China is considering easing its plan on reducing debt in 2018, in an effort to ensure sustainable economic growth.
People familiar with the matter stated on Wednesday that rather than focusing on lowering leverage, they will just be keeping an eye on controlling the increase in borrowing.
By toning down its position on debt, Beijing could be indicating that it would instead stimulate progress with larger debt than perform acts of austerity.
It also means that this decision by the Communist Party’s top leaders is an official acknowledgement that the capital is having difficulty getting the economy out of debt-driven growth.
An official involved in policy talks said that it is not realistic to cut leverage when the entire economy relies on banks for funding.
For the world, the decision signals higher demand from China for oil and other commodities, but also constant concerns that the debt might spiral out of control and have a negative impact on global economy.
The move however, would oppose the Chinese government’s goal to lower the country’s growing debt, which President Xi Jinping made to act as a basis to his economic policy.
For the past two years, deleveraging has been a cornerstone of Xi’s platform. But while regulators restrained borrowing between banks, which allowed smaller lenders to boost risky borrowing, the country’s total debt pile keeps escalating faster than growth.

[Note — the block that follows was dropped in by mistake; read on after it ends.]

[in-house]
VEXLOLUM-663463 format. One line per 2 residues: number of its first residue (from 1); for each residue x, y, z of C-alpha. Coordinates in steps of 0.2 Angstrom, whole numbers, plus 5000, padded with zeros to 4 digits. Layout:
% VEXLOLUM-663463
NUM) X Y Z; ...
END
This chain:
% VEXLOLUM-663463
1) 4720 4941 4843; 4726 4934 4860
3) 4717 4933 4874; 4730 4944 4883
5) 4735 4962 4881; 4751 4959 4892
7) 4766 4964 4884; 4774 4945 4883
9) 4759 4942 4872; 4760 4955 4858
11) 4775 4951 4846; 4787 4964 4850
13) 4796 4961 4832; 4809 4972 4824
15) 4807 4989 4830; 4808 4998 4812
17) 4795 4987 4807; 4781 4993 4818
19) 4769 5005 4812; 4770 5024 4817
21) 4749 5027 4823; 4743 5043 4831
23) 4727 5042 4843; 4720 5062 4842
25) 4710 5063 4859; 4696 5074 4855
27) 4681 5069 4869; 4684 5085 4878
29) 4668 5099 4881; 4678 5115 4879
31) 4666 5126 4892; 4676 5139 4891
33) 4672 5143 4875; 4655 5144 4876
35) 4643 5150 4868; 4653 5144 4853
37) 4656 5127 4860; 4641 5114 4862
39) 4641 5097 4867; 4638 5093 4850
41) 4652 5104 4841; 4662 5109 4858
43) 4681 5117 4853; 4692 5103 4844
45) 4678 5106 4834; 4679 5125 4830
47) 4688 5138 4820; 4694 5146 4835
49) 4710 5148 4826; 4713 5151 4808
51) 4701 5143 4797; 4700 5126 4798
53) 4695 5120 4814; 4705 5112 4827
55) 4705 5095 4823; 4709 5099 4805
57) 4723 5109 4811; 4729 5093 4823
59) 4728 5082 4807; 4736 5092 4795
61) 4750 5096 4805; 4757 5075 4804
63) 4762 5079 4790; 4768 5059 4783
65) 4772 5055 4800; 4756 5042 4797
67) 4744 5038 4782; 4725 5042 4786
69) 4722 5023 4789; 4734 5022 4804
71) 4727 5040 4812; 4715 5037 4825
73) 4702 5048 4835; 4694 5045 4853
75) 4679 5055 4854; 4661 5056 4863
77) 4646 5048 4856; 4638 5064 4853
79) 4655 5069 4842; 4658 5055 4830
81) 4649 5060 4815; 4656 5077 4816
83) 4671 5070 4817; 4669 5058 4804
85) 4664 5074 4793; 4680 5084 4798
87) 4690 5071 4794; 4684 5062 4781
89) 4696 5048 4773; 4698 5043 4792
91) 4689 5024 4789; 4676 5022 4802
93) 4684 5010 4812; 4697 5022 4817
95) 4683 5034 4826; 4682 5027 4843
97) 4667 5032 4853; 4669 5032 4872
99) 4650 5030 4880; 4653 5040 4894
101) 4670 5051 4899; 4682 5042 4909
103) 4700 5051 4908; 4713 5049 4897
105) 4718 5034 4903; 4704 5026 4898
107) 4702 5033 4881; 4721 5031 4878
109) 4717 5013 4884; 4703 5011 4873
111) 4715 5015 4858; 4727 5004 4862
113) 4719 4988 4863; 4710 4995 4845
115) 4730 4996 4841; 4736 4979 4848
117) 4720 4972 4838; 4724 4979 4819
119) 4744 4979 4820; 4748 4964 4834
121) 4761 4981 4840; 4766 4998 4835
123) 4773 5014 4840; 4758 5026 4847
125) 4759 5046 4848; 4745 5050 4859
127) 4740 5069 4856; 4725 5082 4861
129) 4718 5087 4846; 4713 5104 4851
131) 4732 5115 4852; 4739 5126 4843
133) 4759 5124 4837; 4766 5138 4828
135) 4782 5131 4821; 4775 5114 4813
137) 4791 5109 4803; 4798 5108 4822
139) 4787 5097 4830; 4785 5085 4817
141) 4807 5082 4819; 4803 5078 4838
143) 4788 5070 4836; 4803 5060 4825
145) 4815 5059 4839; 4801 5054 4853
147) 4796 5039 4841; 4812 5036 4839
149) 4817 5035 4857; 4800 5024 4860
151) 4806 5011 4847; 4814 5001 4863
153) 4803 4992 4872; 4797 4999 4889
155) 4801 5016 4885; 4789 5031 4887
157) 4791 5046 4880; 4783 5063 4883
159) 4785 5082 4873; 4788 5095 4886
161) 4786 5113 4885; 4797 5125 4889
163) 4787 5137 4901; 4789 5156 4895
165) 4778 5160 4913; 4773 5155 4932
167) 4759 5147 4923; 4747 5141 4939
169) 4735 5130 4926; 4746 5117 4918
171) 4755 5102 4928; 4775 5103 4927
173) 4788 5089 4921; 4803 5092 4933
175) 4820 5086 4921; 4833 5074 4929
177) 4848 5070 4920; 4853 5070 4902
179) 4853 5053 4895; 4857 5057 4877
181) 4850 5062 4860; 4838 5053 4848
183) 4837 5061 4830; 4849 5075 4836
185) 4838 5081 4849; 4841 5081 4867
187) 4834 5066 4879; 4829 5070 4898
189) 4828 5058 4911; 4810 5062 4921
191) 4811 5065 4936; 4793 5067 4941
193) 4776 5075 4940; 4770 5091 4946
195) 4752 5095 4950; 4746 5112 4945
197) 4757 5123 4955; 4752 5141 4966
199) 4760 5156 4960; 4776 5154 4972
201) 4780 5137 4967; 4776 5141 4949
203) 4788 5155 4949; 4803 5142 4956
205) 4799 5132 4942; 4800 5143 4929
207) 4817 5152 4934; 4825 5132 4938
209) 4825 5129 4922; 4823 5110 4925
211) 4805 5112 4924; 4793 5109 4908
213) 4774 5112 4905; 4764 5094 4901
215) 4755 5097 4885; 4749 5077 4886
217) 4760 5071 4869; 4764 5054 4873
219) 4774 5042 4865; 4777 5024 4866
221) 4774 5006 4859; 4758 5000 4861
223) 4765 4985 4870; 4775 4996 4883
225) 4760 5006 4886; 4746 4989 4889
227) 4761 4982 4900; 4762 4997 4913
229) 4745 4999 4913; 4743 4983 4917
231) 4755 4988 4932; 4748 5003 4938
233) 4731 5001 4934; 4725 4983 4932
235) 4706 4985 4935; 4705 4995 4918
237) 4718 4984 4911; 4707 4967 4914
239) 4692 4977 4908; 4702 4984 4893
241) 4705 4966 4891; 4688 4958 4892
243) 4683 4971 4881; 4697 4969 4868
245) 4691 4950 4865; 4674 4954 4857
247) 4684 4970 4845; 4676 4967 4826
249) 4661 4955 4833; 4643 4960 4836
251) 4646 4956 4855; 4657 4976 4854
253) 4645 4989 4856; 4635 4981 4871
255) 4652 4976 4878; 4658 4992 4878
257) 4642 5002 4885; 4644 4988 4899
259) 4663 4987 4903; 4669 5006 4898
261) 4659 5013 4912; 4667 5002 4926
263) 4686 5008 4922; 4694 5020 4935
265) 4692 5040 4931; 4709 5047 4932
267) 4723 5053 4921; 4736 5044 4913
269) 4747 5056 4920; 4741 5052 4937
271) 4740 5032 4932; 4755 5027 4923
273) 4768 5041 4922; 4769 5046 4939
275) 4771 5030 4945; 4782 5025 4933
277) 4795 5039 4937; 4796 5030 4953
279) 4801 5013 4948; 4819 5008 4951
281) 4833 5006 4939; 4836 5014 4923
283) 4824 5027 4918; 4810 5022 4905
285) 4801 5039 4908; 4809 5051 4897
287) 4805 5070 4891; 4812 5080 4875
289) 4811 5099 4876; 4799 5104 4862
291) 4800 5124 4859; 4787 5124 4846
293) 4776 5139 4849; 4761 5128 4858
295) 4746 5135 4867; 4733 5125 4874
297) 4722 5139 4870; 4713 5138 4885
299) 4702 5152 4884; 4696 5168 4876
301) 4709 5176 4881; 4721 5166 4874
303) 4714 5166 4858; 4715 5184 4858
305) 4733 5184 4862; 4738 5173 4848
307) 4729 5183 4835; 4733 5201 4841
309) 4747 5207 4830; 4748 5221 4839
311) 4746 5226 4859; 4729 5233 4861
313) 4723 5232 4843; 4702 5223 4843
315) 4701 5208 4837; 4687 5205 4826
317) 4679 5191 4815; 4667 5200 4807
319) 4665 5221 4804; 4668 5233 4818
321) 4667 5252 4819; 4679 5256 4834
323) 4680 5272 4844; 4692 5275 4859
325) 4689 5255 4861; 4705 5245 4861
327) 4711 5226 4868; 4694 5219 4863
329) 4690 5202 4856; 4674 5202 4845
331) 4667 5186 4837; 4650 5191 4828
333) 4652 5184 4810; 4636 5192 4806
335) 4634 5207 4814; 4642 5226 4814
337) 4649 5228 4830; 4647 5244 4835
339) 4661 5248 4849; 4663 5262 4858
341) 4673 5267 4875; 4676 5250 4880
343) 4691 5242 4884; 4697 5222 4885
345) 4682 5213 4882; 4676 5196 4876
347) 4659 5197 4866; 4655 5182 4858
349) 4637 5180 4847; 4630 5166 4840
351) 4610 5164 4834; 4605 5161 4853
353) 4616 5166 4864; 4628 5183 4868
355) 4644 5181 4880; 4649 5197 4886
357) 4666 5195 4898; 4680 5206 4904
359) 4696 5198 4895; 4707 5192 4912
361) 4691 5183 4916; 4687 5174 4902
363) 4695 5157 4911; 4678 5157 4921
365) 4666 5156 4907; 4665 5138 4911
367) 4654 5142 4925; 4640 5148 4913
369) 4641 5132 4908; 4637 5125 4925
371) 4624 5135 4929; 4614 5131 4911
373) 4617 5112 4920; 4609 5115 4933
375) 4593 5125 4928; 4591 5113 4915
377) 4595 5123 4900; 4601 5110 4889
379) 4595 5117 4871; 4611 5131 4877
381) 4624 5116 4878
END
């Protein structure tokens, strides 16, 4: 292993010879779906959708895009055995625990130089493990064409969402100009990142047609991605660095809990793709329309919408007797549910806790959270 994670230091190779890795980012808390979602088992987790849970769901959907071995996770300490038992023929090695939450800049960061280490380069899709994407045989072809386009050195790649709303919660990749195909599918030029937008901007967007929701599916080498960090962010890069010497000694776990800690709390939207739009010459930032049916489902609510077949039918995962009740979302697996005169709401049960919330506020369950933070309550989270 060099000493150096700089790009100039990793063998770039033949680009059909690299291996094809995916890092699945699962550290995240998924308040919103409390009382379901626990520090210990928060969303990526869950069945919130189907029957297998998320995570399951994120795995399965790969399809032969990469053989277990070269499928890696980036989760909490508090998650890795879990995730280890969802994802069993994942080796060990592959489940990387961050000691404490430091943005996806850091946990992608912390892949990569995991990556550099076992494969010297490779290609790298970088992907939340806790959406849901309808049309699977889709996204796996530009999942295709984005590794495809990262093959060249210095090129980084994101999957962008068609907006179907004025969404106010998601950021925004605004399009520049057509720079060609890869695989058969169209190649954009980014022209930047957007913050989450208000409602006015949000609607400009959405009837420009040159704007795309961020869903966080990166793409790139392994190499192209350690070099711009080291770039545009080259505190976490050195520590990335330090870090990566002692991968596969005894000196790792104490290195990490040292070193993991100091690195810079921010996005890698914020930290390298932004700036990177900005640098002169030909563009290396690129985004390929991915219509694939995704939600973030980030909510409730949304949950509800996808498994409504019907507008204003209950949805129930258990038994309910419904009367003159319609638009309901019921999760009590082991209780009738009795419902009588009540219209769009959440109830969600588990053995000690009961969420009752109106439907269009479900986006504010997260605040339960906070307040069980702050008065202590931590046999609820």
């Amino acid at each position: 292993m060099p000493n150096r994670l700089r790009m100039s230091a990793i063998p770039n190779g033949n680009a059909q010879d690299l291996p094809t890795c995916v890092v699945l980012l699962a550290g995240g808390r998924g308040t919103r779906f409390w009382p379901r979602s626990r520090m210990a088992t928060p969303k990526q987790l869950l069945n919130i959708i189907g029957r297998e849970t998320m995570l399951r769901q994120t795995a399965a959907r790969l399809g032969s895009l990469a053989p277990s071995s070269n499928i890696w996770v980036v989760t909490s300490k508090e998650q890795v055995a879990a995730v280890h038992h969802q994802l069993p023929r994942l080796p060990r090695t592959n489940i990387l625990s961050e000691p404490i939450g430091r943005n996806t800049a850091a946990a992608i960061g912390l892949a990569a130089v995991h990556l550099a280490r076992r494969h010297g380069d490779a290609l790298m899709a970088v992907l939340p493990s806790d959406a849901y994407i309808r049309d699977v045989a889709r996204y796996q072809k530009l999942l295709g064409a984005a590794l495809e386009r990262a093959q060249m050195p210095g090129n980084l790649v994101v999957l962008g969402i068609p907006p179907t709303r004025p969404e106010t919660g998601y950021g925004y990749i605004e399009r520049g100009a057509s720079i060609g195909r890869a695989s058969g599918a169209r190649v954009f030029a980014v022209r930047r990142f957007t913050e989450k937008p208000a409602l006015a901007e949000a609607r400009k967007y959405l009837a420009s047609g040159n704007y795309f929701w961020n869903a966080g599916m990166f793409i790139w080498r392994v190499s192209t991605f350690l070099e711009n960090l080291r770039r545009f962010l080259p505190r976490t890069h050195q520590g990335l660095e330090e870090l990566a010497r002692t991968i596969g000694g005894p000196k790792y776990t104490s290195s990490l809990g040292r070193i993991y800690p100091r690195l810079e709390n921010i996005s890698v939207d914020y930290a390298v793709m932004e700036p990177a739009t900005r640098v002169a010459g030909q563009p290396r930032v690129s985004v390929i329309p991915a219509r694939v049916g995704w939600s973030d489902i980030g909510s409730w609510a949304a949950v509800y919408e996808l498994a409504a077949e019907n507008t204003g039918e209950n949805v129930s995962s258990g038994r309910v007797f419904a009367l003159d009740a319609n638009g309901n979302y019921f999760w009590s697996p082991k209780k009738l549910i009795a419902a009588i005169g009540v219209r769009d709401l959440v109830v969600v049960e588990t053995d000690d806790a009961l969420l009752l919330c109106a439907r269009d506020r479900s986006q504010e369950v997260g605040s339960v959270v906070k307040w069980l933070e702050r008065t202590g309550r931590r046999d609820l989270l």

China’s top officials have long been pushing their policy priority to pull the economy away from high levels of debt, but it seems that it is not enough as it was reported that the debt load of Chinese firms has been soaring, with levels at the end of September rising the highest since 2013.
It was also speculated that that the country’s estimated total debt is now as much as triple the size of its economy.
Overall debt of China-listed companies is believed to have risen by 23 percent at the end of September, the fastest pace of growth in four years.
Still, the weakened priority might attest to be a concession by chief Communist Party heads that China’s economy might be more dependent on the rise in leverage than the government would prefer.
China may also be feeling the need to maintain economic growth, given the US’ upcoming passage of the most sweeping tax overhaul in more than three decades this week, which will reduce corporate tax rate and supposedly raise companies’ competitiveness to contend with them.
The tax reformation plan would lower corporate income tax rate from 35 percent to 21 percent, providing business owners a fresh 20 percent cut on business income.
Indeed Xi, along with the Communist Party has been attempting to pin down borrowing between banks, but ever since the crackdown, smaller banks have ramped up risky borrowing.
The economic plan is set to be released later in the day and is expected to present steps to keep property bubbles at bay, such as raising land supplies, creating home rentals, and developing an agenda for property taxes.